Kathryn Bigelow's Life in Art

Much was made in the media during the build up to the Oscars about the possibility that Kathryn Bigelow might win for Best Director. And it's undeniably a great thing that a woman won for the first time, but probably more surprising that Bigelow made the transition from collaborating on art world films to directing Hollywood action movies like Blue Steel and Point Break or Strange Days and, of course, The Hurt Locker.

I was amazed when I learned that Bigelow was a hero of one of my heroes. In a talk during his retrospective at MOCA last year, Dan Graham scratched his head and told us "when I talk to art schools, I talk about Kathryn Bigelow, one of my heroes." And when I looked in the catalogue there it was, Graham telling art students about making movies with Bigelow in the 70s.

Art & Language (Kathryn Bigelow in the middle) in "...And now for something completely different", a sequence from Zoran Popovic's Struggle in New York, 1976

Bigelow talked about her art world beginnings in a 1995 interview with Andrew Hultkrans in Artforum:

I was studying painting at the San Francisco Art Institute and one of my teachers put me up for the Whitney Program, so I went. This was '73 or '74, when Conceptual art really came to the fore. I did a couple of videos with Lawrence Weiner, and I worked with Art & Language, an artists group who were critiquing the commodification of culture. So I was very influenced by them, and my concerns moved from the plastic arts to Conceptual art and a more politicized framework. And I became dissatisfied with the art world - the fact that it requires a certain amount of knowledge to appreciate abstract material.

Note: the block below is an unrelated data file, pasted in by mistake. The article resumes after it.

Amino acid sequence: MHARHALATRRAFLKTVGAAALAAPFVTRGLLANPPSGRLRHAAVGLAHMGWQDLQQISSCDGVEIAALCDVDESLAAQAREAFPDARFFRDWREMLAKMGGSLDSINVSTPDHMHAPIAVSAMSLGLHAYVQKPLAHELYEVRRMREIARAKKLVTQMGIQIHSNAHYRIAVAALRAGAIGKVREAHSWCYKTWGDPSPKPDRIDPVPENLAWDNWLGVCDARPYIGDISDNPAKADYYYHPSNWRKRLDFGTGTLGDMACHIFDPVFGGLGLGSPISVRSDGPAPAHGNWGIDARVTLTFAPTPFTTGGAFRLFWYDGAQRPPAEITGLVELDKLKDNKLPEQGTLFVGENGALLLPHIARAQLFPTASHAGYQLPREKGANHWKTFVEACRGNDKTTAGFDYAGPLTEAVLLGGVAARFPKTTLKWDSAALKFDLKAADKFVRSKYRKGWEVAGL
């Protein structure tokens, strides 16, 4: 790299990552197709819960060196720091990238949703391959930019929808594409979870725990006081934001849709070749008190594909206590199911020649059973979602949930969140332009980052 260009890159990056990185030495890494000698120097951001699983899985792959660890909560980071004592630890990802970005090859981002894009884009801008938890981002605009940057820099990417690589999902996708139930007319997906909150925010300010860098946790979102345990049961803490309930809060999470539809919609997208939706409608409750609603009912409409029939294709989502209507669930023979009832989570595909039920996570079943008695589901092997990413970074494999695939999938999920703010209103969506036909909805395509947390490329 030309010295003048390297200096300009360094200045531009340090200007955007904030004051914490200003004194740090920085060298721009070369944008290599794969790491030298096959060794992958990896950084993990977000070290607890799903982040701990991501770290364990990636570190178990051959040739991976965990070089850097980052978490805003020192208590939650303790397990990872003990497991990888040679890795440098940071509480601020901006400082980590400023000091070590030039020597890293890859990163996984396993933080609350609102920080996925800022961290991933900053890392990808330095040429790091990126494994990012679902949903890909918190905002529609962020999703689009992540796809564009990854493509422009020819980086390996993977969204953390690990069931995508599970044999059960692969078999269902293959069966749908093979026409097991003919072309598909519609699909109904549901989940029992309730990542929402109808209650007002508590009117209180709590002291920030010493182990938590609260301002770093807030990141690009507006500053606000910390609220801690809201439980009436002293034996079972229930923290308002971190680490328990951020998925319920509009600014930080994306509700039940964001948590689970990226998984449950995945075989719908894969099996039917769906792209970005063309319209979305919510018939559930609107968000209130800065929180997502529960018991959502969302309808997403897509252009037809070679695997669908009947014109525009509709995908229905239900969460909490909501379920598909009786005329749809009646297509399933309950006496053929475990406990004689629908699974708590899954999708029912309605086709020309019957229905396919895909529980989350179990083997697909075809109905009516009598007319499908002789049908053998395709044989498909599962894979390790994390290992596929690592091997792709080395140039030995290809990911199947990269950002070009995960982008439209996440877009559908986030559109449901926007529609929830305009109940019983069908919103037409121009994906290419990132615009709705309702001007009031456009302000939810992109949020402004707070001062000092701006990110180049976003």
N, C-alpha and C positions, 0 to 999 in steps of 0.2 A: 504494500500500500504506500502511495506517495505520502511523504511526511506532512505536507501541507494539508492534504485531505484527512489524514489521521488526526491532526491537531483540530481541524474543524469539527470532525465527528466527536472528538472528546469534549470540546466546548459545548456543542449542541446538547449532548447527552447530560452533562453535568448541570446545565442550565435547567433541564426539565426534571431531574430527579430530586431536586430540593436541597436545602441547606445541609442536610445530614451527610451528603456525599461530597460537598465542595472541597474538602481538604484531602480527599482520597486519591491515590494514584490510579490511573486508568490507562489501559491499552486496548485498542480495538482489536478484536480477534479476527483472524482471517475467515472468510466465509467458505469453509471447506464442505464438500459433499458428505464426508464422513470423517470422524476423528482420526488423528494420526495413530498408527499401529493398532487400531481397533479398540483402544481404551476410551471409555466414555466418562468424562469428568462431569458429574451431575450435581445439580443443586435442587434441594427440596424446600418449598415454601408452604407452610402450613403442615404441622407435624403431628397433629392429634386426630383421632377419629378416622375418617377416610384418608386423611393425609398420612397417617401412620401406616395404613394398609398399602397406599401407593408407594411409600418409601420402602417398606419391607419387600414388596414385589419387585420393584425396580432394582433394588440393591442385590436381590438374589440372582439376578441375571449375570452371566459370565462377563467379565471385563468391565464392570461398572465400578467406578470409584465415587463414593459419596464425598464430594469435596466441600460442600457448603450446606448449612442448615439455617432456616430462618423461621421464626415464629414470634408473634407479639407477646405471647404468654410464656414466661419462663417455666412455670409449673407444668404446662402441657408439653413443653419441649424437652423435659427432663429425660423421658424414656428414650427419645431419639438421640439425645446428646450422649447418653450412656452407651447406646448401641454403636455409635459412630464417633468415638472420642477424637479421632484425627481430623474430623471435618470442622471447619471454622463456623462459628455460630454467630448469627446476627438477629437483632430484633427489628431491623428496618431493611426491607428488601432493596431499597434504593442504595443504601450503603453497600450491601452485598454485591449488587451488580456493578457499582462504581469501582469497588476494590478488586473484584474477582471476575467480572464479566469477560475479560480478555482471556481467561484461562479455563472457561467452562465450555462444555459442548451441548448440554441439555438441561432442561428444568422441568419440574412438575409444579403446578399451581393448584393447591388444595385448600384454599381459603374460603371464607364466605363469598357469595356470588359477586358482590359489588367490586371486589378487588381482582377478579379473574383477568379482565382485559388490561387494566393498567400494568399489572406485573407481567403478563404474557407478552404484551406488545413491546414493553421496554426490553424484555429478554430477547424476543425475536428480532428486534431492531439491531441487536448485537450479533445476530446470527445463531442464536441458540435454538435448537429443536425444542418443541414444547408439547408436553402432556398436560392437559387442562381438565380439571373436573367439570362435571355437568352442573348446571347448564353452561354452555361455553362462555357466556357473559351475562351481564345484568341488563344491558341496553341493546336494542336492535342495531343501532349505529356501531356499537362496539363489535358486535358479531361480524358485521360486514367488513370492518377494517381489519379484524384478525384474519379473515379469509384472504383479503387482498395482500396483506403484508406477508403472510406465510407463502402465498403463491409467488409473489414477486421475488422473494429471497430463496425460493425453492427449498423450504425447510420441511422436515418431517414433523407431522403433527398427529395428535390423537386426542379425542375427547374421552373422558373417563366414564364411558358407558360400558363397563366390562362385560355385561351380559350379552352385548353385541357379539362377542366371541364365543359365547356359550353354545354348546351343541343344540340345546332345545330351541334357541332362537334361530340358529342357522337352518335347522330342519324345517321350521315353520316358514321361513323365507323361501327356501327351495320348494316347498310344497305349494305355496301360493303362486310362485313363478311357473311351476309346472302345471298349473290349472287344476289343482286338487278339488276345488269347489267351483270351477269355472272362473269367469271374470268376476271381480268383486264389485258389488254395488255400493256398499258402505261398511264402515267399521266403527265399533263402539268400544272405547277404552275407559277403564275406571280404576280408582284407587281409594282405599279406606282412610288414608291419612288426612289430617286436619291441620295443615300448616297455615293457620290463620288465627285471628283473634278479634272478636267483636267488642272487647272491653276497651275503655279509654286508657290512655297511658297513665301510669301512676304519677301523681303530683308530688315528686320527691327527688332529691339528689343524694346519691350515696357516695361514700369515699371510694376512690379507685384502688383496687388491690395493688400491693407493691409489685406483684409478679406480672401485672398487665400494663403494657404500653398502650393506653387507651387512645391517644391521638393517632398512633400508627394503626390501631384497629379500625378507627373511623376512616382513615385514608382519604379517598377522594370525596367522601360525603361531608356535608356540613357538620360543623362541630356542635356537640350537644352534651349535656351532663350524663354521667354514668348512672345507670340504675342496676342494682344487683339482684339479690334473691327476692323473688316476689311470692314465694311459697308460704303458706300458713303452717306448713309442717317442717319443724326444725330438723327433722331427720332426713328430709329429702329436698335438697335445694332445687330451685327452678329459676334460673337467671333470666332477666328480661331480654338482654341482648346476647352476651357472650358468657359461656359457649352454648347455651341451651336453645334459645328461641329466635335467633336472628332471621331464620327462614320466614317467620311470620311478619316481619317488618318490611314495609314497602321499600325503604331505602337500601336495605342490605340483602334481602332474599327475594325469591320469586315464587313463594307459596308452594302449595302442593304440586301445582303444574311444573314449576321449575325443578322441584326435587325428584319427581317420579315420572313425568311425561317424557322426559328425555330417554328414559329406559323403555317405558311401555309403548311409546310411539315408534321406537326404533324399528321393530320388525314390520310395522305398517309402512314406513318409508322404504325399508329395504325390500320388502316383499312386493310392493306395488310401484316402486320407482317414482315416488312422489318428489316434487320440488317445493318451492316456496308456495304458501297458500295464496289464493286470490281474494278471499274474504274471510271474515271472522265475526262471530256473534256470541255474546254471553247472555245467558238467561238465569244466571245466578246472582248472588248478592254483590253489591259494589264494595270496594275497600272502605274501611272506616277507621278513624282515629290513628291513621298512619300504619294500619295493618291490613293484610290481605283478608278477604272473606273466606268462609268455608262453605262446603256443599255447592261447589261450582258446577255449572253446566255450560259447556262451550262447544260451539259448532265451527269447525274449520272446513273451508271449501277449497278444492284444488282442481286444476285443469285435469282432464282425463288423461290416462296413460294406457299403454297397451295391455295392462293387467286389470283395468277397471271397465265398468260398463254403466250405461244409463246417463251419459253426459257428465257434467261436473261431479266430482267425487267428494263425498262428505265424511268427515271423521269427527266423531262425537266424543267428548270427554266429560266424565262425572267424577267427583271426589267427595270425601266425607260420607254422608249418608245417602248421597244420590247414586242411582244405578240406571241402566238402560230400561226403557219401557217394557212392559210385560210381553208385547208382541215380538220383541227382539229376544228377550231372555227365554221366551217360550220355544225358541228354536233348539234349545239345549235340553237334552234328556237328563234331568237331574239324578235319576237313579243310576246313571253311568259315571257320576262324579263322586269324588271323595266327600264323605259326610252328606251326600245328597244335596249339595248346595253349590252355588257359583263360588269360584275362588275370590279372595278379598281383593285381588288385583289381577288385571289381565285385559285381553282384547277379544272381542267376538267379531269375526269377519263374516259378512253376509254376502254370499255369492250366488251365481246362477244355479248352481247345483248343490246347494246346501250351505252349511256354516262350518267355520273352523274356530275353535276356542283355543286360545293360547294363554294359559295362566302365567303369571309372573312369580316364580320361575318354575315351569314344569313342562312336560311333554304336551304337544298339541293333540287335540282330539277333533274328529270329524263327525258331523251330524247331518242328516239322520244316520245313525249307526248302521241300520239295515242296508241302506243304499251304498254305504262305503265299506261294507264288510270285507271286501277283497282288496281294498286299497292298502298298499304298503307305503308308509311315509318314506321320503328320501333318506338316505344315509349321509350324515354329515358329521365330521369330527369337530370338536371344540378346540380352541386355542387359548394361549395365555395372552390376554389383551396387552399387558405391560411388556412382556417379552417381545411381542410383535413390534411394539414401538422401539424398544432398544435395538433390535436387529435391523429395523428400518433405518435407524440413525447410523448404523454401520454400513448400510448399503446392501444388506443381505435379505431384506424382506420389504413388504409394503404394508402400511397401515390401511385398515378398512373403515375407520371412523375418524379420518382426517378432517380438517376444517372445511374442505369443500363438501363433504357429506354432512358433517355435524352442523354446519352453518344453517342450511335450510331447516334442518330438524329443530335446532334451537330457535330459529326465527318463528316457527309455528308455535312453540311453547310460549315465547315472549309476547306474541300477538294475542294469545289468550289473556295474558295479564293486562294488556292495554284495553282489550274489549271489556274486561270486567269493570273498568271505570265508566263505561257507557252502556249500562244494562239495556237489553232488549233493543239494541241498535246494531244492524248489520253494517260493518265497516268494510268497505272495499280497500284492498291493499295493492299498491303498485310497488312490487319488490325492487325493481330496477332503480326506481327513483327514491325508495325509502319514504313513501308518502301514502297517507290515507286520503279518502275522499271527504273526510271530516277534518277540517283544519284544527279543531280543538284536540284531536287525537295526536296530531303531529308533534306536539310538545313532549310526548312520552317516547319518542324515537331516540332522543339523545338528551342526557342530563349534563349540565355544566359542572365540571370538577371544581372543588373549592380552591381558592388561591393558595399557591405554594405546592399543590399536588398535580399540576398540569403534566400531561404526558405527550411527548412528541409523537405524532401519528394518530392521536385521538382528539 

Her seemingly inexorable progression into the contemporary popular cinematic landscape started in the mid-1980s. "Film was this incredible social tool that required nothing of you besides twenty minutes to two hours of your time," says Bigelow. "I felt that film was more politically correct, and I challenged myself to try to make something accessible using film, but with a conscience. I still work off that foundation." Her collaborations with artists like Graham, Vito Acconci, Art & Language, Richard Serra and Lawrence Weiner are the subject of an exhibition, BREAKING POINT: KATHRYN BIGELOW'S LIFE IN ART, up until March 20 at castillo/corrales, a Paris gallery run collaboratively, in the spirit of the 70s, by a group of artists, curators, critics and writers.

Nevertheless it's quite a big - and unprecedented - leap from Conceptual Artist to major player in the Hollywood culture industry. The idea of challenging oneself to persevere in an industry that is known for pandering to the lowest common denominator, and to be acknowledged in the male-dominated world of directing for making something with a conscience, is pretty amazing. But the focus on her because she is the first woman to win an Oscar for Best Director misses entirely what Fritz Haeg calls the "cultural acupuncture" that this moment symbolizes.

Congratulations to Kathryn Bigelow.